Electric Drive is Happening
A crucial part of moving away from carbon fuels is uuh, moving away from fossil fueled cars. You can close every coal plant in the world but we would still be spewing CO2 out of our cars and trucks in prodigious amounts. It's about 14% of our total total emissions. So, moving to electric drive is essential to a successful strategy.
This piece from the NRDC says it well:
"In a report released Thursday, Driving Out Pollution: How Utilities Can Accelerate the Market for Electric Vehicles, we explain how the electric industry could accelerate the national EV market by helping to deploy charging stations where drivers live, work and play; increasing public awareness of EVs’ economic and environmental benefits; and incentivizing drivers to charge their cars at times that will help bring more solar and wind energy onto the grid.
The report details how the electric industry can use spare capacity in the grid to charge our nation’s vehicle fleet, partner with independent EV charging companies to increase access to electricity as a transportation fuel and maximize fuel cost savings relative to gasoline by offering lower rates for charging during periods when the grid is underutilized and/or excess renewable power is available.
According to a recent paper published by the National Academy of Sciences, the share of new vehicles sold that are electric vehicles needs to grow from today’s 1 percent, to 40 percent or more by 2030 to avoid the worst impacts of global warming.
This is not an impossible task—almost 400,000 people put down $1,000 deposits for the next-generation, moderately priced Tesla during a two-week period earlier this year and drivers are expected to pack dealerships later this year when the mass market Chevrolet Bolt goes on sale." more
Thanks to the Volt, the Leaf, and Tesla, Electric Drive is happening.
In 2015, the number of electric cars on the road globally passed the one million threshold for the first time.
The rapid growth of the industry means that it is now the only technology sector on track to meet the International Energy Agency’s (IEA) 2C scenario.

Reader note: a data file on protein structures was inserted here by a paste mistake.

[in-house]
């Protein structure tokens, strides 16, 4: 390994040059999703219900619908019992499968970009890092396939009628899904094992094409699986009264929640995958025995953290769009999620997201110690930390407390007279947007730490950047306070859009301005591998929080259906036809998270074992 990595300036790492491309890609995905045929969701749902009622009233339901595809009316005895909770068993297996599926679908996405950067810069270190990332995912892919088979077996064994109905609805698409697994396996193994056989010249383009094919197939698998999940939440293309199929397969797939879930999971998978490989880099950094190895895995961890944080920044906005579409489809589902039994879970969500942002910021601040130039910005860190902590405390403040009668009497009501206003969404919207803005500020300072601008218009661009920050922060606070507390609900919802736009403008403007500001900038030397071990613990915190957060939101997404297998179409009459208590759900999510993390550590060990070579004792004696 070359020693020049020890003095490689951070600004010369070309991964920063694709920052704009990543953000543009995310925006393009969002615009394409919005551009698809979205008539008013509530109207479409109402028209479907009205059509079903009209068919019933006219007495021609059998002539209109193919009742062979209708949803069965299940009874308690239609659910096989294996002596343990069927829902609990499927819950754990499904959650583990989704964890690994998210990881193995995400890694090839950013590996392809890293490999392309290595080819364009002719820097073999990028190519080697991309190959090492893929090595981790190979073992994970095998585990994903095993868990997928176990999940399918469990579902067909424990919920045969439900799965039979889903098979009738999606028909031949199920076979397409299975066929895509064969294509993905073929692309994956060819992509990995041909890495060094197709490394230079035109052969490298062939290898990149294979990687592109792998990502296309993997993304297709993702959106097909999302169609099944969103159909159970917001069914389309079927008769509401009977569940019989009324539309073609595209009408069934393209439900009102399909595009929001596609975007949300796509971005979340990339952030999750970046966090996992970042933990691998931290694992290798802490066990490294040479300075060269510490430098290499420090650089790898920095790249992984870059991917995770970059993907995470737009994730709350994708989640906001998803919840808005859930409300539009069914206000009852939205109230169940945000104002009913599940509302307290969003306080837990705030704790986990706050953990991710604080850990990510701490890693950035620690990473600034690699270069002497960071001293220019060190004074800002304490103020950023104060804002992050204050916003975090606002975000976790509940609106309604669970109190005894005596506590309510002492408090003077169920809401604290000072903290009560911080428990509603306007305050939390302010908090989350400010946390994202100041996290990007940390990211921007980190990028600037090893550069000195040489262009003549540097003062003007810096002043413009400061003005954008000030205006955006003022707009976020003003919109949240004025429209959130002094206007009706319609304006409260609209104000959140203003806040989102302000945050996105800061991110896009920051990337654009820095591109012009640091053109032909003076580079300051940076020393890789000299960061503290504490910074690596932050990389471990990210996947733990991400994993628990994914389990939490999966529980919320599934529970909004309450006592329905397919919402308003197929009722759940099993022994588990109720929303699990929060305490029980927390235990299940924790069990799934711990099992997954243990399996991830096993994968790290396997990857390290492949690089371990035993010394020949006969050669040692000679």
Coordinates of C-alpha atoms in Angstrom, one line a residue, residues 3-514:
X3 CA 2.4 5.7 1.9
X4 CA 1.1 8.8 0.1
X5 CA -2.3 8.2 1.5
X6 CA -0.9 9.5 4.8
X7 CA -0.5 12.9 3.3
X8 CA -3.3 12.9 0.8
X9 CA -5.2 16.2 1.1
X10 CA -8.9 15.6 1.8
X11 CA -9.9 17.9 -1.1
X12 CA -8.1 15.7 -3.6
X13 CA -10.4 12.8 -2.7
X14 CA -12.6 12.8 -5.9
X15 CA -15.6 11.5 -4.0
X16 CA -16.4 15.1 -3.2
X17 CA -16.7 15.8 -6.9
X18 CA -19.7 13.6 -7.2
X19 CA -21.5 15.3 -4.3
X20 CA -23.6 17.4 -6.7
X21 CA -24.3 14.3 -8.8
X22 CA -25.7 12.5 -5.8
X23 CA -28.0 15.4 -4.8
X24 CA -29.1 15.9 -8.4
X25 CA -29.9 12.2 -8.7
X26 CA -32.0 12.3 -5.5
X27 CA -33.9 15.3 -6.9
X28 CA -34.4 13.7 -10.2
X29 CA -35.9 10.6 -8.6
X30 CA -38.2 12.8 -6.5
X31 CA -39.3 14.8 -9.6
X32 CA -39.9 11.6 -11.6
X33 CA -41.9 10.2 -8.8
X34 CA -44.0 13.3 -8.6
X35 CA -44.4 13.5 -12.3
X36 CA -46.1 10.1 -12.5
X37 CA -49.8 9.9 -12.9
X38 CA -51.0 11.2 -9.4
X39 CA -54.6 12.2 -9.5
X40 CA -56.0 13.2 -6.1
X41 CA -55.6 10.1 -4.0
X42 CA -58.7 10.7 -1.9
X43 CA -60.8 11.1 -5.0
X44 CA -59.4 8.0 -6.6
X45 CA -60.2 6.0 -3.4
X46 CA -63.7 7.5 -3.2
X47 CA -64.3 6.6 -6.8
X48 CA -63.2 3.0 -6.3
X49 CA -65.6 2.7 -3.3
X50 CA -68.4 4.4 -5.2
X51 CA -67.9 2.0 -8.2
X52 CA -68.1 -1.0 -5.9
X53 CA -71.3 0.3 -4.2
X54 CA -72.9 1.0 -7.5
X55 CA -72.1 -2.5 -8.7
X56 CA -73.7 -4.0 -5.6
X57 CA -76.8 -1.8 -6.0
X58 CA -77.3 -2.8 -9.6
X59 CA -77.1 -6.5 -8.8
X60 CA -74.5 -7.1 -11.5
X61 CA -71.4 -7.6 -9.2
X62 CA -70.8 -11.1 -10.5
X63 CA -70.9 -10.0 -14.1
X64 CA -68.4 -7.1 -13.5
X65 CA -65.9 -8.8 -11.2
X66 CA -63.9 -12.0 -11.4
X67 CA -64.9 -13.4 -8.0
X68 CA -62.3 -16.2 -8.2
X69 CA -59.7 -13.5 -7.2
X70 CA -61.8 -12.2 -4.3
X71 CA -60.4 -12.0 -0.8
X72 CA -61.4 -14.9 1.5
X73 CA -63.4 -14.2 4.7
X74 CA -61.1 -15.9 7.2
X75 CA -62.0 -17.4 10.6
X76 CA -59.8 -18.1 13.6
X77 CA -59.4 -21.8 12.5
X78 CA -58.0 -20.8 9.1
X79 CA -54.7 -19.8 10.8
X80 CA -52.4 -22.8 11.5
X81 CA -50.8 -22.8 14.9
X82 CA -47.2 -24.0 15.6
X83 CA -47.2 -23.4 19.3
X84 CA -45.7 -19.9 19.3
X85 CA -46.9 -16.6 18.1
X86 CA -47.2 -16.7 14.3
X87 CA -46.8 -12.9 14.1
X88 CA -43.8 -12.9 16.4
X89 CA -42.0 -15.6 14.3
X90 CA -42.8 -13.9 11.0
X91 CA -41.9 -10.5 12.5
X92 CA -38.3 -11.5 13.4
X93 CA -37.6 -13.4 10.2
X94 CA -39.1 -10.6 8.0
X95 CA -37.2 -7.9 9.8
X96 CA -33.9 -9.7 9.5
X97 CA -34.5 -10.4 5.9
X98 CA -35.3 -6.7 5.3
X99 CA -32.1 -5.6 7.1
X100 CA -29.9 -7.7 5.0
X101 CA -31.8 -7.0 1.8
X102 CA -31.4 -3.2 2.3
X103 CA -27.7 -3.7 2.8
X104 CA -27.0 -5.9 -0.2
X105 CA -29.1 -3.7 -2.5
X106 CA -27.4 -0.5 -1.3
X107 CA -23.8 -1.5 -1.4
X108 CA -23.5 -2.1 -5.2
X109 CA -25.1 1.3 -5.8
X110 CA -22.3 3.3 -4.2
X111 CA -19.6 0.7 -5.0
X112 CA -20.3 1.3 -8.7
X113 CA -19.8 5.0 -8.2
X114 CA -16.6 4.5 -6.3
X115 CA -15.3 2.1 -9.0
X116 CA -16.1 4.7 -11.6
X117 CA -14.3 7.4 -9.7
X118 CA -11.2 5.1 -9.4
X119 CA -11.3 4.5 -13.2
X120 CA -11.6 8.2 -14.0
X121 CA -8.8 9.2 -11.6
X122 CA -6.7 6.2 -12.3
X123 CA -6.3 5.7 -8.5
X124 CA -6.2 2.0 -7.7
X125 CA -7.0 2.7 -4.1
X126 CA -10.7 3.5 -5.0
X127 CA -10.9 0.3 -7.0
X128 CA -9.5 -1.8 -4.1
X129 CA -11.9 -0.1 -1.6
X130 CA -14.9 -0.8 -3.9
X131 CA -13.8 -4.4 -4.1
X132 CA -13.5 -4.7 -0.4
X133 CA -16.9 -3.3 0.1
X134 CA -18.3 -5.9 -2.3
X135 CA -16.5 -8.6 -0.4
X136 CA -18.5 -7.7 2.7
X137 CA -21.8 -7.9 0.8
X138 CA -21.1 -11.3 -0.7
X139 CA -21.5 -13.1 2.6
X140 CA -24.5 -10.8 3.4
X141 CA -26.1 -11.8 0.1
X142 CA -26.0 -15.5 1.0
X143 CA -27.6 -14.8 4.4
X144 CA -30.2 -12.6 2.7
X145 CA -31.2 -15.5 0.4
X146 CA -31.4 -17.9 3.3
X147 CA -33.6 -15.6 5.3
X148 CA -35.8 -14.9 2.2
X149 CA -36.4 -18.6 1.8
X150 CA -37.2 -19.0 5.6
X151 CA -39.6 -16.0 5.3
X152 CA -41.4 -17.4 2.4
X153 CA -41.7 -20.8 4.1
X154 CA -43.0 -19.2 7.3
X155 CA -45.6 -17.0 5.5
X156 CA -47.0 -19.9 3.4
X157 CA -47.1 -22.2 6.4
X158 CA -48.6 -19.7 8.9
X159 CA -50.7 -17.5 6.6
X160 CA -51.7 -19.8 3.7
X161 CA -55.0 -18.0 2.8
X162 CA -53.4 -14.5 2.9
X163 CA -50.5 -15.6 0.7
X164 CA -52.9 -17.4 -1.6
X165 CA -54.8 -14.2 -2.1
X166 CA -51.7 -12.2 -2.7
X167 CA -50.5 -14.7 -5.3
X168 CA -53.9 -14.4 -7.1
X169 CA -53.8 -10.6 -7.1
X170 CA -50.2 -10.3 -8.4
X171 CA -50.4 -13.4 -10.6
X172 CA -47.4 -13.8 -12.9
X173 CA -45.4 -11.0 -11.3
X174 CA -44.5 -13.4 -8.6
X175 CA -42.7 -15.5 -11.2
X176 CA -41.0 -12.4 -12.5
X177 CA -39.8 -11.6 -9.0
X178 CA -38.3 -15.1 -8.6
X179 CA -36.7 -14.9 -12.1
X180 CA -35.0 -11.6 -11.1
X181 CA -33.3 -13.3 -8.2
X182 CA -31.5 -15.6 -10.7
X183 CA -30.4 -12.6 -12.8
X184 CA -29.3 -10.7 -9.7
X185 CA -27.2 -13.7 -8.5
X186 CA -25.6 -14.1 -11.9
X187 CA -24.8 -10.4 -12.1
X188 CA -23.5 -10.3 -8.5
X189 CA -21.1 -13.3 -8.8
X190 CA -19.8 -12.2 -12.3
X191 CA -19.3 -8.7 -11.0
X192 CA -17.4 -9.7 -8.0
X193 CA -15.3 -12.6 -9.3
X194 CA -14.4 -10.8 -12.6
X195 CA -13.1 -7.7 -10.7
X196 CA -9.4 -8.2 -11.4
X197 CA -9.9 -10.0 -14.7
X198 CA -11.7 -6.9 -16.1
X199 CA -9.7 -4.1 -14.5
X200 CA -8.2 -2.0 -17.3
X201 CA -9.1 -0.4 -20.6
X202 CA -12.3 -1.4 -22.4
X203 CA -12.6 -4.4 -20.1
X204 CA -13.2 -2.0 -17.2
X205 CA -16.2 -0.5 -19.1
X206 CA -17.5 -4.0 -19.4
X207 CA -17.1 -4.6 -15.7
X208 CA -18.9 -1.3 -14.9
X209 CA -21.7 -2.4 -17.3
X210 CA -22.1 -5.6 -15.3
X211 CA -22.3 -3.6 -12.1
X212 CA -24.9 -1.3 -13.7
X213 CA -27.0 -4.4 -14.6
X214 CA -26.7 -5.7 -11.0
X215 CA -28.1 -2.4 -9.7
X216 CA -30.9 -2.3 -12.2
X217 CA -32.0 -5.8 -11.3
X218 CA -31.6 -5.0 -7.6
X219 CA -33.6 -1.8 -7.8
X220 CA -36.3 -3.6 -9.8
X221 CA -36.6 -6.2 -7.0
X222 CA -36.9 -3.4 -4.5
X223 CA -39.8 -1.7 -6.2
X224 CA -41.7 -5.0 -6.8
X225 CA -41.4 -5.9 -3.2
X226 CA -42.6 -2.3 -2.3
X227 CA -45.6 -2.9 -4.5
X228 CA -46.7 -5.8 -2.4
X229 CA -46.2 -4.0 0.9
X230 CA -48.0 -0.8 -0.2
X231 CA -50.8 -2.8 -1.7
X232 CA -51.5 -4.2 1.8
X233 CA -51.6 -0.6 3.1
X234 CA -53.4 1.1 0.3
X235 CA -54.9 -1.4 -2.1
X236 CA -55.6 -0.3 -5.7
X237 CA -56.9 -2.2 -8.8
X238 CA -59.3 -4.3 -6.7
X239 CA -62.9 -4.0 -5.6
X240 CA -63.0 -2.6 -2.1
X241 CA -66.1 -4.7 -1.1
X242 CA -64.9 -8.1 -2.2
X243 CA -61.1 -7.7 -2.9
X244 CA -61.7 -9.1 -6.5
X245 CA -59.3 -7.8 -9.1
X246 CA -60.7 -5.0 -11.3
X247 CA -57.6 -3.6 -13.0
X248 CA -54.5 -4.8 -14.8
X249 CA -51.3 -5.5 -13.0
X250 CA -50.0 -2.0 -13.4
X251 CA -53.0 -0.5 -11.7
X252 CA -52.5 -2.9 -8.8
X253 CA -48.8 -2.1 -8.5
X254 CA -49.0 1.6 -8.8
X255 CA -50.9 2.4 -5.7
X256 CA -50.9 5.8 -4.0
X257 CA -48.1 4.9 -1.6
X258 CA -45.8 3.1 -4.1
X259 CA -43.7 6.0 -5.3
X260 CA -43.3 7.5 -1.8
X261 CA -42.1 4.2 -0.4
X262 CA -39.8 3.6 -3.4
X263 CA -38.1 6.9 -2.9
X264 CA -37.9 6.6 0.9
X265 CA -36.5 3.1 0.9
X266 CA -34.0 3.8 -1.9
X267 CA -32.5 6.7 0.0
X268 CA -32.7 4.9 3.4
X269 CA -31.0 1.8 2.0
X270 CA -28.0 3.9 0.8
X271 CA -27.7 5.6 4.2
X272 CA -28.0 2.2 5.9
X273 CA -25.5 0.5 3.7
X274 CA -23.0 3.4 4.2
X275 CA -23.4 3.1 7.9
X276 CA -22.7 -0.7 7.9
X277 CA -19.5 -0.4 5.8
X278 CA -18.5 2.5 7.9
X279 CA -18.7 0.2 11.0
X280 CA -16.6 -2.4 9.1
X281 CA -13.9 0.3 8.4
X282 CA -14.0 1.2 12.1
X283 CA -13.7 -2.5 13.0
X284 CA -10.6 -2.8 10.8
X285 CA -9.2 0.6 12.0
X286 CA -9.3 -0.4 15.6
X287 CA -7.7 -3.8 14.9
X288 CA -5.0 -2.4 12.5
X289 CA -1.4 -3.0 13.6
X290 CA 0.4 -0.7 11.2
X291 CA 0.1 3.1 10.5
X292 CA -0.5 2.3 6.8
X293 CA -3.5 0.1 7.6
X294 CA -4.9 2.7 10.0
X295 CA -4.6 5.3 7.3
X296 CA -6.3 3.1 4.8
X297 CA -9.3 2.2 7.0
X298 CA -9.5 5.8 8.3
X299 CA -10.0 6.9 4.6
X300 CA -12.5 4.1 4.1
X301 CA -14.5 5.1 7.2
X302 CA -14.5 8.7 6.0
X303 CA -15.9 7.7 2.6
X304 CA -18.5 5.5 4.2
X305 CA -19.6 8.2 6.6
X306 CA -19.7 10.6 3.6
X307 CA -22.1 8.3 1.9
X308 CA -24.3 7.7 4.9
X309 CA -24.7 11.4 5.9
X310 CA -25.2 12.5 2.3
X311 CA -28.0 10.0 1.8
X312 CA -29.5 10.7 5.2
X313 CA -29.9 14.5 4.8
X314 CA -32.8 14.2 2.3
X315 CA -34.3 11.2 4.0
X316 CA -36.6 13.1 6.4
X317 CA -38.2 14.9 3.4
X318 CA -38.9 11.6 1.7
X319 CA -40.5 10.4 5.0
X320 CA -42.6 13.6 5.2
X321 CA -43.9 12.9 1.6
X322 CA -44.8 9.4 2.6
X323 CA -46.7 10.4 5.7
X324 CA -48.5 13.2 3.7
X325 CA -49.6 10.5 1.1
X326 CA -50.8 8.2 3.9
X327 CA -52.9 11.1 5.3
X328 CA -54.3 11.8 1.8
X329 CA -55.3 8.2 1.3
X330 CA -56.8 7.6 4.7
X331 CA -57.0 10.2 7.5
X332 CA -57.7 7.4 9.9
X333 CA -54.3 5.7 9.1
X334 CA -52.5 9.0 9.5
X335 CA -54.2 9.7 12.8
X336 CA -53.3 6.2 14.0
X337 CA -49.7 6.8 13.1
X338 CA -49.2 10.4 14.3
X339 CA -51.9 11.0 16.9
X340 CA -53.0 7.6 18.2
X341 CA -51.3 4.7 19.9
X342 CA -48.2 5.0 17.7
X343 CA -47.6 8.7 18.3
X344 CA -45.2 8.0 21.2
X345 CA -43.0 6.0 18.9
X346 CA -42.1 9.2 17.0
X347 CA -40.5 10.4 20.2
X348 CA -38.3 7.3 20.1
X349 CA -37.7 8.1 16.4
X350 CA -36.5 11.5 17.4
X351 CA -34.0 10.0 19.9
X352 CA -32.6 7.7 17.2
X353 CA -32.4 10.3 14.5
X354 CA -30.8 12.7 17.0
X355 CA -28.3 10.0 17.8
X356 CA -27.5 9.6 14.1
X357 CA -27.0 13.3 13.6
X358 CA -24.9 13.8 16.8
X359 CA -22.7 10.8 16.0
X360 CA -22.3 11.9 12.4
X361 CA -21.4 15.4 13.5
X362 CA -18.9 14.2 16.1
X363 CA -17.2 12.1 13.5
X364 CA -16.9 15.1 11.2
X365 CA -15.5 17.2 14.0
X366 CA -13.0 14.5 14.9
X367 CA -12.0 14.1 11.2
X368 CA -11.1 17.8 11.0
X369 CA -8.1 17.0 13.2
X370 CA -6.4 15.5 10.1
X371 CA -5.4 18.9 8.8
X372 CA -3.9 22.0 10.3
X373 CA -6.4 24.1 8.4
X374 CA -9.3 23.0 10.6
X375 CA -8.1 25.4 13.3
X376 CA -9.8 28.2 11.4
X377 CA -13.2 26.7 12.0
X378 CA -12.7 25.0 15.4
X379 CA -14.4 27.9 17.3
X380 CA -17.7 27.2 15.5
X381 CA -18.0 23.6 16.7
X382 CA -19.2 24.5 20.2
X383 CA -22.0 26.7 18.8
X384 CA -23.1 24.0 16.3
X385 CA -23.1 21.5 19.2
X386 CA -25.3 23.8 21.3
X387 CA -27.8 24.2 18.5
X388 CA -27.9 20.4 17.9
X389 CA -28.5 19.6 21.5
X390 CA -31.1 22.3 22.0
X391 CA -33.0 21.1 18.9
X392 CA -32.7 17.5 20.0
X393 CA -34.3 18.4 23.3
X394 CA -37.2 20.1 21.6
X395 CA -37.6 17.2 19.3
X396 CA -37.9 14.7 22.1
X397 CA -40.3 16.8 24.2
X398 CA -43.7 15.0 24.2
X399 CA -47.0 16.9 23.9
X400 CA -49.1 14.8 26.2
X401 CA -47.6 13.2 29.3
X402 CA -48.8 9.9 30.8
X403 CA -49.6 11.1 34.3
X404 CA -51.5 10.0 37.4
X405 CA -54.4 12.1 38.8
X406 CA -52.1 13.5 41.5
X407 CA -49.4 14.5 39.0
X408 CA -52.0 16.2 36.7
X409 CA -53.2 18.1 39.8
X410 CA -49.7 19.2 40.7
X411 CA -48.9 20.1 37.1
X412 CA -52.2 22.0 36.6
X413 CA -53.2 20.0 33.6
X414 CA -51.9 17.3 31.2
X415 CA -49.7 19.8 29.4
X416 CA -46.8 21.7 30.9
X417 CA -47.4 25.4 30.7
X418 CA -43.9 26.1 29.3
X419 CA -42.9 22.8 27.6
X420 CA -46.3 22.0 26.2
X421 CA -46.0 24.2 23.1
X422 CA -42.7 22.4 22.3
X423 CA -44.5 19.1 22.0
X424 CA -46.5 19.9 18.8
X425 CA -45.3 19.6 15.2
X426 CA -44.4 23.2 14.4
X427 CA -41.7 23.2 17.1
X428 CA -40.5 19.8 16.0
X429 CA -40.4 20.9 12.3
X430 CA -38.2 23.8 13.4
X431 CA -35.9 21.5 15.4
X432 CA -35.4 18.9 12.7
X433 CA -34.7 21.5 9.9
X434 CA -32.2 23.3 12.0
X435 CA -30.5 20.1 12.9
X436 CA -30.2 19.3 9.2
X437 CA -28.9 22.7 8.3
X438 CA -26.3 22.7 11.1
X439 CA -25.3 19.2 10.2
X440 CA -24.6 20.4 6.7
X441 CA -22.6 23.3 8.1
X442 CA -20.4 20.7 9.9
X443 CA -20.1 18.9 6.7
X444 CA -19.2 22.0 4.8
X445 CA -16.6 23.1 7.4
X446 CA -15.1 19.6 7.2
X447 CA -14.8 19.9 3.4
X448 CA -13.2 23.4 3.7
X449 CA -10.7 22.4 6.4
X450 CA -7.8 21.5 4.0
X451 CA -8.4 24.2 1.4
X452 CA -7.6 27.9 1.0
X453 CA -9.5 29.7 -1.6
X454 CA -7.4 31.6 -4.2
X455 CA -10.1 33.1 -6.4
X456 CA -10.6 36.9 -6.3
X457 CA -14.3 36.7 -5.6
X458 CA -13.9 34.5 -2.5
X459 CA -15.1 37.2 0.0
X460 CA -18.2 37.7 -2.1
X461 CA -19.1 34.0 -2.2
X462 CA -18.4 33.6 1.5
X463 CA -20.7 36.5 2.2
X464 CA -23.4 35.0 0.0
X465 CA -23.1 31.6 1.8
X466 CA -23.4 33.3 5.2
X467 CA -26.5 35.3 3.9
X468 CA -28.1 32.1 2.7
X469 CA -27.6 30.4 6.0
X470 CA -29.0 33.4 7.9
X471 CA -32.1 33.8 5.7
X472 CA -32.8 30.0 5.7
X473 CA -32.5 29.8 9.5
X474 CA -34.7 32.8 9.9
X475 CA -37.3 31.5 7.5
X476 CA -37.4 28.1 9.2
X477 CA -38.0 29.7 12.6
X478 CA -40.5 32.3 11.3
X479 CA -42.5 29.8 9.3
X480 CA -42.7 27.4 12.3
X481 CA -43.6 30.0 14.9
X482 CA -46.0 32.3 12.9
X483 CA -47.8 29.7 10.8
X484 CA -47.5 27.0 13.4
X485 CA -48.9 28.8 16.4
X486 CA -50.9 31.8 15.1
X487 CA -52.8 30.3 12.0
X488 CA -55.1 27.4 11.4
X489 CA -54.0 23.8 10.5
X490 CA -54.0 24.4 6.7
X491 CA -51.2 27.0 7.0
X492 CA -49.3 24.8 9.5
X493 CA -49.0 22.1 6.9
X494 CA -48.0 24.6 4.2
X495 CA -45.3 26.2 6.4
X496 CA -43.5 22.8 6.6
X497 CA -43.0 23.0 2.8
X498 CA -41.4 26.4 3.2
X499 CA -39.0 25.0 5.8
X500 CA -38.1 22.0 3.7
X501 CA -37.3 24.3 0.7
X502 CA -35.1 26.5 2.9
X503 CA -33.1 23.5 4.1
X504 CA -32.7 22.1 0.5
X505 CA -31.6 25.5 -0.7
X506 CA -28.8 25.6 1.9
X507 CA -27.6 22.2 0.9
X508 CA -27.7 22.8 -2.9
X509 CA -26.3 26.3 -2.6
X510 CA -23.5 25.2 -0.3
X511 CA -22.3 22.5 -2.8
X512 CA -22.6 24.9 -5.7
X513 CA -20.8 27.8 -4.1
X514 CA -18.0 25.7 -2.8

According to Carbon Brief:
"In 2015, sales of electric cars around the world amounted to 477,000, taking the total volume up to 1.15m. Sales grew by 70 percent over 2014 levels. The IEA says that this means it is catching up with the rates needed to meet the 2DS.
In an interview with Carbon Brief, the IEA’s chief economist Laszlo Varro said:
“Electric cars are roughly 10 years behind wind and solar in terms of deployment and technology development. Still, electric car technology is also gathering momentum. Electric cars increasingly capture the consumer’s imagination.”
The U.S., China, Netherlands and Norway accounted for 70 percent of all the electric cars sold worldwide. In 2015, China became the world’s largest electric car market. But growth was also occurring outside these countries. The number of countries with a market share of electric cars greater than 1 percent grew from three in 2014 to six in 2015."
Everyday now I see more and more electric drive vehicles. And the list of available EVs is getting pretty long.
I'm on my third year with my ELR now and it's a blast to drive. Electric Drive spoils you. And perhaps more importantly, it's better for you. The other night at dinner, I blurted out that since I started using electric drive, my health is better. Maybe we are all a little allergic to gasoline, and we just never put it together. Over the last two and half years, I have filled my plug in hybrid up perhaps 10 times. And in that period, I have not had the flu, nor have my allergies flared like they used to.
Imagine the true health value of reduced hydrocarbons in the air that we breathe.
Now imagine the value of zero hydrocarbons in the air we breathe.
More importantly, imagine what we might save.
Our lungs? Our minds? Our auto-immune systems?
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